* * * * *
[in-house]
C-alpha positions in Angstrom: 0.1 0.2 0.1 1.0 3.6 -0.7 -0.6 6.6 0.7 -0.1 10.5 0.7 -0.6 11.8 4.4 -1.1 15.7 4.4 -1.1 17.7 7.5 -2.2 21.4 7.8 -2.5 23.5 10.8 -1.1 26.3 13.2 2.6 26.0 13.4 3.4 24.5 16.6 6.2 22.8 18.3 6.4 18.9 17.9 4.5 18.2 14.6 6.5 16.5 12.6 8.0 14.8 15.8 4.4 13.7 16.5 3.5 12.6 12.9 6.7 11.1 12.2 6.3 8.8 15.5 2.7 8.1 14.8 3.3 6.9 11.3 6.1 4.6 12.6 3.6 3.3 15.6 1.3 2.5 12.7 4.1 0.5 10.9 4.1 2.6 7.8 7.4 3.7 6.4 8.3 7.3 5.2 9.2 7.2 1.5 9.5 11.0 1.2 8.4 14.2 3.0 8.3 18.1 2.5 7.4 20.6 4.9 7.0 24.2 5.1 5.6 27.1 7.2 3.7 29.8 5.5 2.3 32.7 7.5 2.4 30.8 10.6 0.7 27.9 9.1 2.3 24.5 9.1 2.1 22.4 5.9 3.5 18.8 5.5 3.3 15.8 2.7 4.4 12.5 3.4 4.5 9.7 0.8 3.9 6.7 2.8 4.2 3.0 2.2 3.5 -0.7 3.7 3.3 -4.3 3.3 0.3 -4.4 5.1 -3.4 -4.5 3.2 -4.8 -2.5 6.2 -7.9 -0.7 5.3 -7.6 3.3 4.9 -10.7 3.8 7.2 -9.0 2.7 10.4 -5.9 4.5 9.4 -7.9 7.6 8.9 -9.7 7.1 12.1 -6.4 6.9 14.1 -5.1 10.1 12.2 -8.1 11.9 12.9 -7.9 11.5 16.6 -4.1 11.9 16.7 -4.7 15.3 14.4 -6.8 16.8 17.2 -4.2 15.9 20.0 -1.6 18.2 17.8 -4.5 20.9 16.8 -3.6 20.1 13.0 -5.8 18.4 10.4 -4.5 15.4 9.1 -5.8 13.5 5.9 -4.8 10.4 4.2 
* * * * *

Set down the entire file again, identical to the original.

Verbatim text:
[in-house]
C-alpha positions in Angstrom: 0.1 0.2 0.1 1.0 3.6 -0.7 -0.6 6.6 0.7 -0.1 10.5 0.7 -0.6 11.8 4.4 -1.1 15.7 4.4 -1.1 17.7 7.5 -2.2 21.4 7.8 -2.5 23.5 10.8 -1.1 26.3 13.2 2.6 26.0 13.4 3.4 24.5 16.6 6.2 22.8 18.3 6.4 18.9 17.9 4.5 18.2 14.6 6.5 16.5 12.6 8.0 14.8 15.8 4.4 13.7 16.5 3.5 12.6 12.9 6.7 11.1 12.2 6.3 8.8 15.5 2.7 8.1 14.8 3.3 6.9 11.3 6.1 4.6 12.6 3.6 3.3 15.6 1.3 2.5 12.7 4.1 0.5 10.9 4.1 2.6 7.8 7.4 3.7 6.4 8.3 7.3 5.2 9.2 7.2 1.5 9.5 11.0 1.2 8.4 14.2 3.0 8.3 18.1 2.5 7.4 20.6 4.9 7.0 24.2 5.1 5.6 27.1 7.2 3.7 29.8 5.5 2.3 32.7 7.5 2.4 30.8 10.6 0.7 27.9 9.1 2.3 24.5 9.1 2.1 22.4 5.9 3.5 18.8 5.5 3.3 15.8 2.7 4.4 12.5 3.4 4.5 9.7 0.8 3.9 6.7 2.8 4.2 3.0 2.2 3.5 -0.7 3.7 3.3 -4.3 3.3 0.3 -4.4 5.1 -3.4 -4.5 3.2 -4.8 -2.5 6.2 -7.9 -0.7 5.3 -7.6 3.3 4.9 -10.7 3.8 7.2 -9.0 2.7 10.4 -5.9 4.5 9.4 -7.9 7.6 8.9 -9.7 7.1 12.1 -6.4 6.9 14.1 -5.1 10.1 12.2 -8.1 11.9 12.9 -7.9 11.5 16.6 -4.1 11.9 16.7 -4.7 15.3 14.4 -6.8 16.8 17.2 -4.2 15.9 20.0 -1.6 18.2 17.8 -4.5 20.9 16.8 -3.6 20.1 13.0 -5.8 18.4 10.4 -4.5 15.4 9.1 -5.8 13.5 5.9 -4.8 10.4 4.2 